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Re: Information on the Affordable Care Act, with a focus on early retirees
« Reply #43 on: November 12, 2016, 11:35:59 AM »
Move to Massachusetts.  We have Romneycare.

Exactly my point.. thats where the ACA came from after all.

Another thought (although this only works if your HC needs are light) is that perhaps one could buy a catastrophic plan.. If the pre-existing condition deal does not come back as DT has implied in recent days, then in theory you could buy a policy with a $25,000 deductable, then save an extra $25 to 50k before retiring.

You then in effect have say 1 or 2 years HC needs met and if something really bad happened it wouldn't wipe you out. If something bad happened 5 or 10 years into retirement then in theory your stash should be bigger anyway.

Thoughts?

Miranda

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Re: Information on the Affordable Care Act, with a focus on early retirees
« Reply #44 on: November 20, 2016, 01:12:54 PM »
Questions, hopefully general, about how one handles being pregnant during ACA open enrollment period and the options available.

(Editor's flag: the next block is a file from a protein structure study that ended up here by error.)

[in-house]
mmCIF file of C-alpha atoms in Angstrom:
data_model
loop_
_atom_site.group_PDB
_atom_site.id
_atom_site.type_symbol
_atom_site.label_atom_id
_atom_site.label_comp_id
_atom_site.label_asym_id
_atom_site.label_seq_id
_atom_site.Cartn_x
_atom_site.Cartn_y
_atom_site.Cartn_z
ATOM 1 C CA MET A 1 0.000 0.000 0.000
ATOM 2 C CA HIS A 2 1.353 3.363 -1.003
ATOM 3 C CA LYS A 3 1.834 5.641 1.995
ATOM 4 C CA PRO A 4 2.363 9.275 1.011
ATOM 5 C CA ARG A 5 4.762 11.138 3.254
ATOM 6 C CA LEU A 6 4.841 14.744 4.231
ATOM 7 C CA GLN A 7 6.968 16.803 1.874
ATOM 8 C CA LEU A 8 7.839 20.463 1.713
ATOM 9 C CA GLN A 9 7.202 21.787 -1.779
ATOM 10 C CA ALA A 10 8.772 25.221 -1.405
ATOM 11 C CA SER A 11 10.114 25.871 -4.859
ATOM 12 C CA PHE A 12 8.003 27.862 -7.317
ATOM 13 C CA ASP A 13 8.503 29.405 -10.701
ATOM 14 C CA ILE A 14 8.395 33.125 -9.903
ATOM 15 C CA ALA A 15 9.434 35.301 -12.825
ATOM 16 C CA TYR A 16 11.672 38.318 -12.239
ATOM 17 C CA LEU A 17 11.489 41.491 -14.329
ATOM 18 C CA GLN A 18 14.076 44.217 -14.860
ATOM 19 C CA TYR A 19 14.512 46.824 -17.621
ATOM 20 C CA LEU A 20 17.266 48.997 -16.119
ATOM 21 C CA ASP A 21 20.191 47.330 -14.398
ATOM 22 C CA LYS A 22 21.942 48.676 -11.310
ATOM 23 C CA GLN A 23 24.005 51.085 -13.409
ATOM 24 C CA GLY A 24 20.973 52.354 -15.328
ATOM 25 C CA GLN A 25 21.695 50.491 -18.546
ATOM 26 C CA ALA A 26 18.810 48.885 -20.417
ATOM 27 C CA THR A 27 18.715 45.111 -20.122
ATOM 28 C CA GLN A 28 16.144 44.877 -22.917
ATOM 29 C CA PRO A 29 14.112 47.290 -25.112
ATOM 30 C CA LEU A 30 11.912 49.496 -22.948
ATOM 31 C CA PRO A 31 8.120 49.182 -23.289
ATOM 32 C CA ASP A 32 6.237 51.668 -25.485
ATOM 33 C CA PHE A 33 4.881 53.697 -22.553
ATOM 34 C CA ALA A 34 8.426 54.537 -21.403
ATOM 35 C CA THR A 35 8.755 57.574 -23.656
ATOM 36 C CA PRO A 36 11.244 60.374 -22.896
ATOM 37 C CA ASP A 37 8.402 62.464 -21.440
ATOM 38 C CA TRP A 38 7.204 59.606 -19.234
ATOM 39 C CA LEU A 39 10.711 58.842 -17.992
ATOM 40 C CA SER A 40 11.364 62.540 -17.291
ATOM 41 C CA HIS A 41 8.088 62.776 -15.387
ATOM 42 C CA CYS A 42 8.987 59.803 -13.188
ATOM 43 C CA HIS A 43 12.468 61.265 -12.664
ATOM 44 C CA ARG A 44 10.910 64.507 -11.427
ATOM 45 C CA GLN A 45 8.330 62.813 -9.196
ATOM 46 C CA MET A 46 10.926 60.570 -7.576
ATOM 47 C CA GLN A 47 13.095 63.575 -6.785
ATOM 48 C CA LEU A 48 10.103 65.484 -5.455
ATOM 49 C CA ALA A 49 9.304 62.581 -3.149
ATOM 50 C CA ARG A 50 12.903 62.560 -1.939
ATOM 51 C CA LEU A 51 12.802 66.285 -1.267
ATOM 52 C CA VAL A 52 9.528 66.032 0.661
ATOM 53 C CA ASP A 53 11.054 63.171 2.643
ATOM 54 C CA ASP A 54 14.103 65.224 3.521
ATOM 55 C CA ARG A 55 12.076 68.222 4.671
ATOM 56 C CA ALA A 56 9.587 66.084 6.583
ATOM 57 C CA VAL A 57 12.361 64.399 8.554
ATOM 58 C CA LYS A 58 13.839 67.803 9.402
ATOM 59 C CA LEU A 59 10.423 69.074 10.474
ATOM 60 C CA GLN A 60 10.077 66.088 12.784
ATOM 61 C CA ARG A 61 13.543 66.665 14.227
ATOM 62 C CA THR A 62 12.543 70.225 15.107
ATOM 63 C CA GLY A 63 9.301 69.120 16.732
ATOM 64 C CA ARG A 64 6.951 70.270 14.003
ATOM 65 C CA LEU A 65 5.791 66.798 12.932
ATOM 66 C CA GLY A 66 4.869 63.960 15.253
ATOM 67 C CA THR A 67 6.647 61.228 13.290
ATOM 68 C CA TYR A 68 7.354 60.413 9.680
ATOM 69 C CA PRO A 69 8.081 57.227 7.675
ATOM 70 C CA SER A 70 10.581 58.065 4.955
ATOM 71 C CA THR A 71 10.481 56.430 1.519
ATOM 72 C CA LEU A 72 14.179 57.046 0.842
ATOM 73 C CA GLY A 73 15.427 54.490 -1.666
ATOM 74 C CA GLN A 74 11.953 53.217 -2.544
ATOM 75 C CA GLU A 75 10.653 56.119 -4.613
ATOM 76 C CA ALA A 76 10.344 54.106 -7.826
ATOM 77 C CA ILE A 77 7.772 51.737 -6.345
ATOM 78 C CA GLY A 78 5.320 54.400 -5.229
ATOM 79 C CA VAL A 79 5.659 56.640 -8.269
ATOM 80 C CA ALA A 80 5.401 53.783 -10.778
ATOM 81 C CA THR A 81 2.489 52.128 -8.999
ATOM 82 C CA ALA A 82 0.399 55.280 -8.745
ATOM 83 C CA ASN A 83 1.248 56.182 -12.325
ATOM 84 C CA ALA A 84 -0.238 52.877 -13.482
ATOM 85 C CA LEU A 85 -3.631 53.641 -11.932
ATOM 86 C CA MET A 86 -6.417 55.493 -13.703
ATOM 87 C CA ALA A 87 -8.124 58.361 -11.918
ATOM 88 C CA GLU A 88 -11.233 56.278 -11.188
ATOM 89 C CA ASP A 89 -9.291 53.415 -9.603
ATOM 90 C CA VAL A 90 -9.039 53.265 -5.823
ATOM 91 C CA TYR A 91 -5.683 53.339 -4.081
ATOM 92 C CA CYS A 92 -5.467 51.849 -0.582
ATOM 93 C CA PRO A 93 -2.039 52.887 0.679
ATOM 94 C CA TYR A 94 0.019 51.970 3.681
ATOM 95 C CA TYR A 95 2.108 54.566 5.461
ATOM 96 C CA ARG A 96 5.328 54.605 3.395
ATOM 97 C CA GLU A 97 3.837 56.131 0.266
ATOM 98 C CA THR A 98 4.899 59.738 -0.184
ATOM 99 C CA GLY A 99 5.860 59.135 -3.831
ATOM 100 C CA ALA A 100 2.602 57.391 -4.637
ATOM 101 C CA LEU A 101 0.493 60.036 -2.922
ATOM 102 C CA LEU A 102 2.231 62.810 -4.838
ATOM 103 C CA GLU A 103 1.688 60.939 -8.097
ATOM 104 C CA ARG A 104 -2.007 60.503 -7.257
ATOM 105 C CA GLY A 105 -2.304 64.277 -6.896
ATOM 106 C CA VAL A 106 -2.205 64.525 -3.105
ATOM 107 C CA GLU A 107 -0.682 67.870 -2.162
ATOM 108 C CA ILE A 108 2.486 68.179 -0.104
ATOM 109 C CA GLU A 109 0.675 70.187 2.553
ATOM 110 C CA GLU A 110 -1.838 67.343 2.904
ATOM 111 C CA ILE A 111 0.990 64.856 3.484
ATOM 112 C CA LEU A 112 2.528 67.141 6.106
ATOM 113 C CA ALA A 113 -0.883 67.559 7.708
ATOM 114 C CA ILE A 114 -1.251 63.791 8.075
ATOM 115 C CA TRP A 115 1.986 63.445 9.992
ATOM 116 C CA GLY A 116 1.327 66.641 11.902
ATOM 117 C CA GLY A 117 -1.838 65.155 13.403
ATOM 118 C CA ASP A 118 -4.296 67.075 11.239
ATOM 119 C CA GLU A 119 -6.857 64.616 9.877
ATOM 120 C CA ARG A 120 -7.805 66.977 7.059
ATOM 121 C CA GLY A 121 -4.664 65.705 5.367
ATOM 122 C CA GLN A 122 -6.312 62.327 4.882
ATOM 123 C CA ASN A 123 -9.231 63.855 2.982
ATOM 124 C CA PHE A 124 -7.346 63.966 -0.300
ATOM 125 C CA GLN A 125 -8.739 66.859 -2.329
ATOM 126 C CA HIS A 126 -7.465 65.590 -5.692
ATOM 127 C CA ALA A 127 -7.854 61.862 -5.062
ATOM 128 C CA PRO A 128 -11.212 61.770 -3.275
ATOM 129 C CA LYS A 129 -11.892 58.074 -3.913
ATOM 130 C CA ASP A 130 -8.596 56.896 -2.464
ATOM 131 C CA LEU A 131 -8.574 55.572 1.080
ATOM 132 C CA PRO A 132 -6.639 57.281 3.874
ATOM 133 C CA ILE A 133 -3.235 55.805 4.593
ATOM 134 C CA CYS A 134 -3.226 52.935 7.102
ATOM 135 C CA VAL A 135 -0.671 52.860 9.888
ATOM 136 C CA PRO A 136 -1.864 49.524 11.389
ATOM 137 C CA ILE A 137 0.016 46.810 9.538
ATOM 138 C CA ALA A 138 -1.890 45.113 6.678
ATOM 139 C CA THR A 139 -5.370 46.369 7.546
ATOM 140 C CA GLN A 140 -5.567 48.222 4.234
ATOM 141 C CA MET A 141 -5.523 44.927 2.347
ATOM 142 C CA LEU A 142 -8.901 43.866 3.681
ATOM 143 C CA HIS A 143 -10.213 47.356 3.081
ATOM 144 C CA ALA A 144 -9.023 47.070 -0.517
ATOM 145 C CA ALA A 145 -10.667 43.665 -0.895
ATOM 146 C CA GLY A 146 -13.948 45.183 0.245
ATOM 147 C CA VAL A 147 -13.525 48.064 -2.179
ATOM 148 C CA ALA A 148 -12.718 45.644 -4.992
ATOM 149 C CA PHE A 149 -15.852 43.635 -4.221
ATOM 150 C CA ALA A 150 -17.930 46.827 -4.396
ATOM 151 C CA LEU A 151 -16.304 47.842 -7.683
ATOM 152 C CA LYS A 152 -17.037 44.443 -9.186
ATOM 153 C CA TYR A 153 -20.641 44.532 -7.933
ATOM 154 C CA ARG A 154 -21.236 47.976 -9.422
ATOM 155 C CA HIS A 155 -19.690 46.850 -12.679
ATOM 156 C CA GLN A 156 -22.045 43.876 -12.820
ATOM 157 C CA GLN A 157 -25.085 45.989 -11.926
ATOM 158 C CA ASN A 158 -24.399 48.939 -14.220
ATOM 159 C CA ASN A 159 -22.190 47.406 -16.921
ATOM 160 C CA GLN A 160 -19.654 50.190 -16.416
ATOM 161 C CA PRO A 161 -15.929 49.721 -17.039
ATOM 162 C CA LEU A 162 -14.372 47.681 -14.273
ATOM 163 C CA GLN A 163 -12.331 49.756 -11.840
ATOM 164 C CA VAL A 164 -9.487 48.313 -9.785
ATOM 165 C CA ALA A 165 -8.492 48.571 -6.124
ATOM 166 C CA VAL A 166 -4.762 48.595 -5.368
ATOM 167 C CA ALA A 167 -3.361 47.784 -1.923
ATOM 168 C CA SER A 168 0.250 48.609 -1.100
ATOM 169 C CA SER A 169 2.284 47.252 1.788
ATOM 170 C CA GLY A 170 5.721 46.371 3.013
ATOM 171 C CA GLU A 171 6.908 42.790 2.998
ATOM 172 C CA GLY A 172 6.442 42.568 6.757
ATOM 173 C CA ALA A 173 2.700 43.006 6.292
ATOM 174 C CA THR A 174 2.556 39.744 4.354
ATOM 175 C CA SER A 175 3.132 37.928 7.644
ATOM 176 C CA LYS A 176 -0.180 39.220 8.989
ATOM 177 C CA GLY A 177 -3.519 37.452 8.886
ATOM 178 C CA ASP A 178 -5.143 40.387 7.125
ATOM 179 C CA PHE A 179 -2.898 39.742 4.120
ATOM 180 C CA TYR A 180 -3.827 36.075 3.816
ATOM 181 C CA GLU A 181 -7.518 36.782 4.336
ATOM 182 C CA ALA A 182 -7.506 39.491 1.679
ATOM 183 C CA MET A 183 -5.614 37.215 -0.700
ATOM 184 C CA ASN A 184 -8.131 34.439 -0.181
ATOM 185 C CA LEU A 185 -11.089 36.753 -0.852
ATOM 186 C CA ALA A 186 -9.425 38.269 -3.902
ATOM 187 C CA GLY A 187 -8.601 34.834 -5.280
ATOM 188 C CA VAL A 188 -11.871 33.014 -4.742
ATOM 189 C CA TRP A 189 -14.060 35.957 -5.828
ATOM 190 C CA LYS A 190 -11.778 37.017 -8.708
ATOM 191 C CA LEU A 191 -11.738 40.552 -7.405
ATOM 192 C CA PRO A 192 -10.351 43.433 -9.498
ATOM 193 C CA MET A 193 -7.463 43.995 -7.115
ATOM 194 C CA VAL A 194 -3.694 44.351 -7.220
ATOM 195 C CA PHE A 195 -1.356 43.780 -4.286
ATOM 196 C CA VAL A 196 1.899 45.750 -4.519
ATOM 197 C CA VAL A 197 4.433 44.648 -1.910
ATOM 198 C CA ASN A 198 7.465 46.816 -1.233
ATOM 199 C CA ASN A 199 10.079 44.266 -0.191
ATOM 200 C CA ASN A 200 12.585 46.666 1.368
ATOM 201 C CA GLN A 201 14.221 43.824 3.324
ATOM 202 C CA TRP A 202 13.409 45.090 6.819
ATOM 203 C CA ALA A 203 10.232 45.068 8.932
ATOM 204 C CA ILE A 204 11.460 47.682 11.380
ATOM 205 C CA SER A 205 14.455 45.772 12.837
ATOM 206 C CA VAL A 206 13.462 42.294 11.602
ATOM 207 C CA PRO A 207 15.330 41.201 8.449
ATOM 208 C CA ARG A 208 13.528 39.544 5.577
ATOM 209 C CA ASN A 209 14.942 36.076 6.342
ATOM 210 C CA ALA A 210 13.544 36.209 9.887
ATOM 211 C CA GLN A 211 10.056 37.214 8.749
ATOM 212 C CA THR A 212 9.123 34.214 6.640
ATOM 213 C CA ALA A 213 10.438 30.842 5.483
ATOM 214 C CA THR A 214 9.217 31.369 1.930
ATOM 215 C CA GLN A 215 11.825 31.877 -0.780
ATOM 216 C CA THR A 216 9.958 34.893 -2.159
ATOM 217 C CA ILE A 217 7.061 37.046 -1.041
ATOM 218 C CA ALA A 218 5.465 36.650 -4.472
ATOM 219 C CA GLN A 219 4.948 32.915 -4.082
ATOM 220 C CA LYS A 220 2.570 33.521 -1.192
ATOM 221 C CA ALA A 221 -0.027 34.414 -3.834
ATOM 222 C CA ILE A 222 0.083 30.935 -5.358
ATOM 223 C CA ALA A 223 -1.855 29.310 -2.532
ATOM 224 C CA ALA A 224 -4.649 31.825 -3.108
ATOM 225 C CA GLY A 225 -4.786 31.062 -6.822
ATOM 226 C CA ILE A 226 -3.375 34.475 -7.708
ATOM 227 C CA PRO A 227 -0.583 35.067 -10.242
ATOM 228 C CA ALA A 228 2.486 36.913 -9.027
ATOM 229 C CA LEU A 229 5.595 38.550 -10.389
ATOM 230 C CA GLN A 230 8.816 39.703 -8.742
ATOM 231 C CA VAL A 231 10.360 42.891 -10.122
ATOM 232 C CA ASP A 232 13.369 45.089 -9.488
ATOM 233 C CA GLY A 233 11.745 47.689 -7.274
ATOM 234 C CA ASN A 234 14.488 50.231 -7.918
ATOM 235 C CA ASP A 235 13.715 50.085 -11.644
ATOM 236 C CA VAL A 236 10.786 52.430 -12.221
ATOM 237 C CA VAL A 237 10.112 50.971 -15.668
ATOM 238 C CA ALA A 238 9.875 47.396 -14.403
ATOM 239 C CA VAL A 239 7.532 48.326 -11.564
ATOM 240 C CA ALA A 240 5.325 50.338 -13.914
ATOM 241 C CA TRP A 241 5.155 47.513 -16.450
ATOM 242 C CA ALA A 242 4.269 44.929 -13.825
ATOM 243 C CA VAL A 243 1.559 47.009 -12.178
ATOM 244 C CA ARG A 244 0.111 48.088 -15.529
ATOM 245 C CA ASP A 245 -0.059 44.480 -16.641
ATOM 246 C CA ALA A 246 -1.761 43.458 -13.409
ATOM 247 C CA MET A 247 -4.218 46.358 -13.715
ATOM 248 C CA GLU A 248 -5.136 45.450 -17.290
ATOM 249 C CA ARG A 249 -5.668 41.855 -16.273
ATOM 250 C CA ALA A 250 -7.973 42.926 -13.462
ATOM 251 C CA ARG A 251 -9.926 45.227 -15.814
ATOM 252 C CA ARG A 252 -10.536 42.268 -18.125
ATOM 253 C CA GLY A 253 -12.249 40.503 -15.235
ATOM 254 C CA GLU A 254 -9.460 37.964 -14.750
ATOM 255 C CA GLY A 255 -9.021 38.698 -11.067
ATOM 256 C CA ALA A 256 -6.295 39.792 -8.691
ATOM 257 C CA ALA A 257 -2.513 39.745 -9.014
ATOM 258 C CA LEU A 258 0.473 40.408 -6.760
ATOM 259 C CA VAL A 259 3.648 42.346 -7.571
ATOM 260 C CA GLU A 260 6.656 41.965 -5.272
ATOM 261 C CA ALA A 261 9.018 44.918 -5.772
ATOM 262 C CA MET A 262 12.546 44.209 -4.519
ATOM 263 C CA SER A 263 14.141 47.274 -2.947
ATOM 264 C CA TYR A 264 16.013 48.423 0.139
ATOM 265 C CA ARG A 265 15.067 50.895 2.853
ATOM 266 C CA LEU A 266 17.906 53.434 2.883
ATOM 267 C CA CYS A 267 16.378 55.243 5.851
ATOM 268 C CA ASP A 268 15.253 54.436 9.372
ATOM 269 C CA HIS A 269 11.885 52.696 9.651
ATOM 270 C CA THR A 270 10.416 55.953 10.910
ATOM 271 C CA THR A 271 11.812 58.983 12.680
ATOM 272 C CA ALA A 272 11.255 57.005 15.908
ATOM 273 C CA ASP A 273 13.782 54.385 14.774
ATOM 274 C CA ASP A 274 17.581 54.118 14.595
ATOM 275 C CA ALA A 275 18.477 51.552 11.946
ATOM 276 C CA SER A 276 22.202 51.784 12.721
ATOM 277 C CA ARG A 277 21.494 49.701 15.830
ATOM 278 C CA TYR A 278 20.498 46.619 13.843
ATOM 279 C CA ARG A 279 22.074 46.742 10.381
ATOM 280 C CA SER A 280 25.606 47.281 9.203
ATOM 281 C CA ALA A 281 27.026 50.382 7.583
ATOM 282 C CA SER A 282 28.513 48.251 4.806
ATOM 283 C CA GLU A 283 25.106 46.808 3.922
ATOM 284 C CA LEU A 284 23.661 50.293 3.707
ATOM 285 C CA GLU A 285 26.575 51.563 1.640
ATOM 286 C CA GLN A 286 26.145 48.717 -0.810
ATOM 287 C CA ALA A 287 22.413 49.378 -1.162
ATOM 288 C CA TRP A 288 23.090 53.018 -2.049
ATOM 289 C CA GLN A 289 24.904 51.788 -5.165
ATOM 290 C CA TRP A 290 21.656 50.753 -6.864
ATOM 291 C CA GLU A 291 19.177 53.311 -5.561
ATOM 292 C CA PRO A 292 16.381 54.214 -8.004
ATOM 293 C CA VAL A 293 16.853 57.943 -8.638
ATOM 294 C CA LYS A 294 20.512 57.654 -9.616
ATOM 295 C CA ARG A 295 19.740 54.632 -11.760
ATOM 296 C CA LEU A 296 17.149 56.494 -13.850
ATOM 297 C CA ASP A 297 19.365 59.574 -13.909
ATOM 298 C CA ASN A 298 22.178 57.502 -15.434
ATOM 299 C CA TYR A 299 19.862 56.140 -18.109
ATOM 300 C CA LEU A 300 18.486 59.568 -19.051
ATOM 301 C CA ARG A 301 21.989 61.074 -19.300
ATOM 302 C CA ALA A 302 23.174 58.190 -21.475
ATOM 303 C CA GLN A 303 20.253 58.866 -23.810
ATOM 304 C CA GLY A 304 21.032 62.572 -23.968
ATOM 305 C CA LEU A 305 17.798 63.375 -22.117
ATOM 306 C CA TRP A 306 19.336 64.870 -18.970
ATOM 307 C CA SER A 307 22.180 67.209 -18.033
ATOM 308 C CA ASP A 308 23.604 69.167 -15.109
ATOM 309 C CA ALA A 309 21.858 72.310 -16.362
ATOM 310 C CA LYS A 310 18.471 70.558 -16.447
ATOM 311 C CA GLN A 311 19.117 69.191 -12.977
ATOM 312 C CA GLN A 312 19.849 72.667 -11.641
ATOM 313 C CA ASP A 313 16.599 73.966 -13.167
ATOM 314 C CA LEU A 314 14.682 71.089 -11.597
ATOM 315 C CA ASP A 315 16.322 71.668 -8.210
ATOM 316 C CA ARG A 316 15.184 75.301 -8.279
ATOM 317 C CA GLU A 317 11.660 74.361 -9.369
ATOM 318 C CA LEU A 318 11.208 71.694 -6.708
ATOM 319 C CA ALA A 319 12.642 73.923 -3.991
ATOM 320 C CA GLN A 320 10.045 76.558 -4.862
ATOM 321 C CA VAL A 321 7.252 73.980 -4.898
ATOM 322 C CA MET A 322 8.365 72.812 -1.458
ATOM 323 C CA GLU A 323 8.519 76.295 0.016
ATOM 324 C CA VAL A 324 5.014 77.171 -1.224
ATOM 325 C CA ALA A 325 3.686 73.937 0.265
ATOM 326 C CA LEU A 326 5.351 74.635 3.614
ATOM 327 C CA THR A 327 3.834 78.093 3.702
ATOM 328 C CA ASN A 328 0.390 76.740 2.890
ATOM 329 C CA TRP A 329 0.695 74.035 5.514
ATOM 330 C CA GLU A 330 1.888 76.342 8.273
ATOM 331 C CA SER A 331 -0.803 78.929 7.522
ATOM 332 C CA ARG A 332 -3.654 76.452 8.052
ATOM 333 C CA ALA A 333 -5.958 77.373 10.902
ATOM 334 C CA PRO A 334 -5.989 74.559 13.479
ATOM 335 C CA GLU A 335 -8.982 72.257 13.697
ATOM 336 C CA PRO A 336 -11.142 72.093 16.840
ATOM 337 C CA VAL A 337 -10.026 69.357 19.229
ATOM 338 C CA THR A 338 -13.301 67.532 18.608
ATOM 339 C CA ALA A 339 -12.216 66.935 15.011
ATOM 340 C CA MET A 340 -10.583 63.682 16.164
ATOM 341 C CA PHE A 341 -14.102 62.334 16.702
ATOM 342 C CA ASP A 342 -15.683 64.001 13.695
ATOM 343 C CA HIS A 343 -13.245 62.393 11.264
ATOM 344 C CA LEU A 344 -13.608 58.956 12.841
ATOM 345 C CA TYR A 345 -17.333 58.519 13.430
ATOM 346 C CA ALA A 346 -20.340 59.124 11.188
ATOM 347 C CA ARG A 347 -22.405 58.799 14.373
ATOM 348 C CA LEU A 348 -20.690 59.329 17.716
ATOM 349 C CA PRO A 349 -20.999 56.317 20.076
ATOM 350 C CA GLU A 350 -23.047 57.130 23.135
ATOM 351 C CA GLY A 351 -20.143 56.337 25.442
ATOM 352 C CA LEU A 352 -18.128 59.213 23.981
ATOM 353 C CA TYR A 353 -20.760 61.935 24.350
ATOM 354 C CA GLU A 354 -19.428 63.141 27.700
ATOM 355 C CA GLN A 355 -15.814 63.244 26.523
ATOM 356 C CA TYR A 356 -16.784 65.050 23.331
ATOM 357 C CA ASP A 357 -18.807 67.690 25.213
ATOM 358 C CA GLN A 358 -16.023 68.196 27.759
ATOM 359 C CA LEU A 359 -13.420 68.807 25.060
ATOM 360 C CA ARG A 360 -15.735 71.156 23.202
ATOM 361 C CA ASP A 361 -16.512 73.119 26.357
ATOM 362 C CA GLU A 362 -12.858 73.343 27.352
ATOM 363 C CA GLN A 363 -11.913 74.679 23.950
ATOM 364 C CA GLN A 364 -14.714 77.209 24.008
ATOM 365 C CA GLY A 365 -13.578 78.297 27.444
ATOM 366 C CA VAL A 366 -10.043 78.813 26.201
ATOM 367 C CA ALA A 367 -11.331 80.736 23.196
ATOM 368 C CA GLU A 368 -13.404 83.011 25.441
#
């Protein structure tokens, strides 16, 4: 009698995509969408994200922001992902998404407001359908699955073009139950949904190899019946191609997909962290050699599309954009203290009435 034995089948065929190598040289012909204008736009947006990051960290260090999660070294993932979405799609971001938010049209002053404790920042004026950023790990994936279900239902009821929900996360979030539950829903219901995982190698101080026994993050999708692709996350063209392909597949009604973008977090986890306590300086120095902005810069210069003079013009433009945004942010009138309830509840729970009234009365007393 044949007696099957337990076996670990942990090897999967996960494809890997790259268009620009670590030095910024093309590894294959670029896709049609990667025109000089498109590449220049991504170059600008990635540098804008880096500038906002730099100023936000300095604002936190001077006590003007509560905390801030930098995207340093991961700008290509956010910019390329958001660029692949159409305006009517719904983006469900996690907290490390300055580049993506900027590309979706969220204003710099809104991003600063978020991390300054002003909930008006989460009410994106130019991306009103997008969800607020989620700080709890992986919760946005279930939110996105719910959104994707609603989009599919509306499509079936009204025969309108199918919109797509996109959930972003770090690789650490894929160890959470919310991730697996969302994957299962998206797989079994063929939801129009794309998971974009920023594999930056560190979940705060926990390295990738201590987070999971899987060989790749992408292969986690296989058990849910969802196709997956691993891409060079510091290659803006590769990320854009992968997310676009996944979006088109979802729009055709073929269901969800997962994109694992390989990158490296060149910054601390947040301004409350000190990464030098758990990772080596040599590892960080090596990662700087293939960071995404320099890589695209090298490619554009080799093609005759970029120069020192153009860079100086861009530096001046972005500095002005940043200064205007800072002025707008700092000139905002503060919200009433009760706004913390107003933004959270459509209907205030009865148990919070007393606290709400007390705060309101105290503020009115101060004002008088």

i.e. if a woman is pregnant during 2016 open enrollment and expecting 2017, would she enter information only for current household size, not the current + 1 and then re-sign up for healthcare after birth (life event)? Having an extra family member but same income seems like it could affect subsidy and cost sharing eligibility a lot, not sure how one factors that into planning.

Follow up, being pregnant seems to greatly increase the income levels at which a woman is eligible for medicaid. If you are eligible for medicaid you lose ACA subsidies right? This also seems to create situation where pregnant family member would be medicaid eligible, but non-pregnant adults in family are not. If one wanted to avoid medicaid for any reason, do you have to disclose the pregnancy, and at what point (ie are you not pregnant until a certain date, until confirmed by a medical professional, etc)?

I have helped many people sign up for insurance through Healthcare.gov, and that's where I get mine.  It asks you 3 times if you or anyone in your household is pregnant.  So you do not count the baby as part of the household, but you are required to report the pregnancy.  And yes, once you have the baby you sign up again as a life event.  In my state you are also required to report it when you apply for Medicaid.  My state did not expand Medicaid, so the income limits for a pregnant woman are still very low, so it's not an issue with subsidies. You would need to check for your state.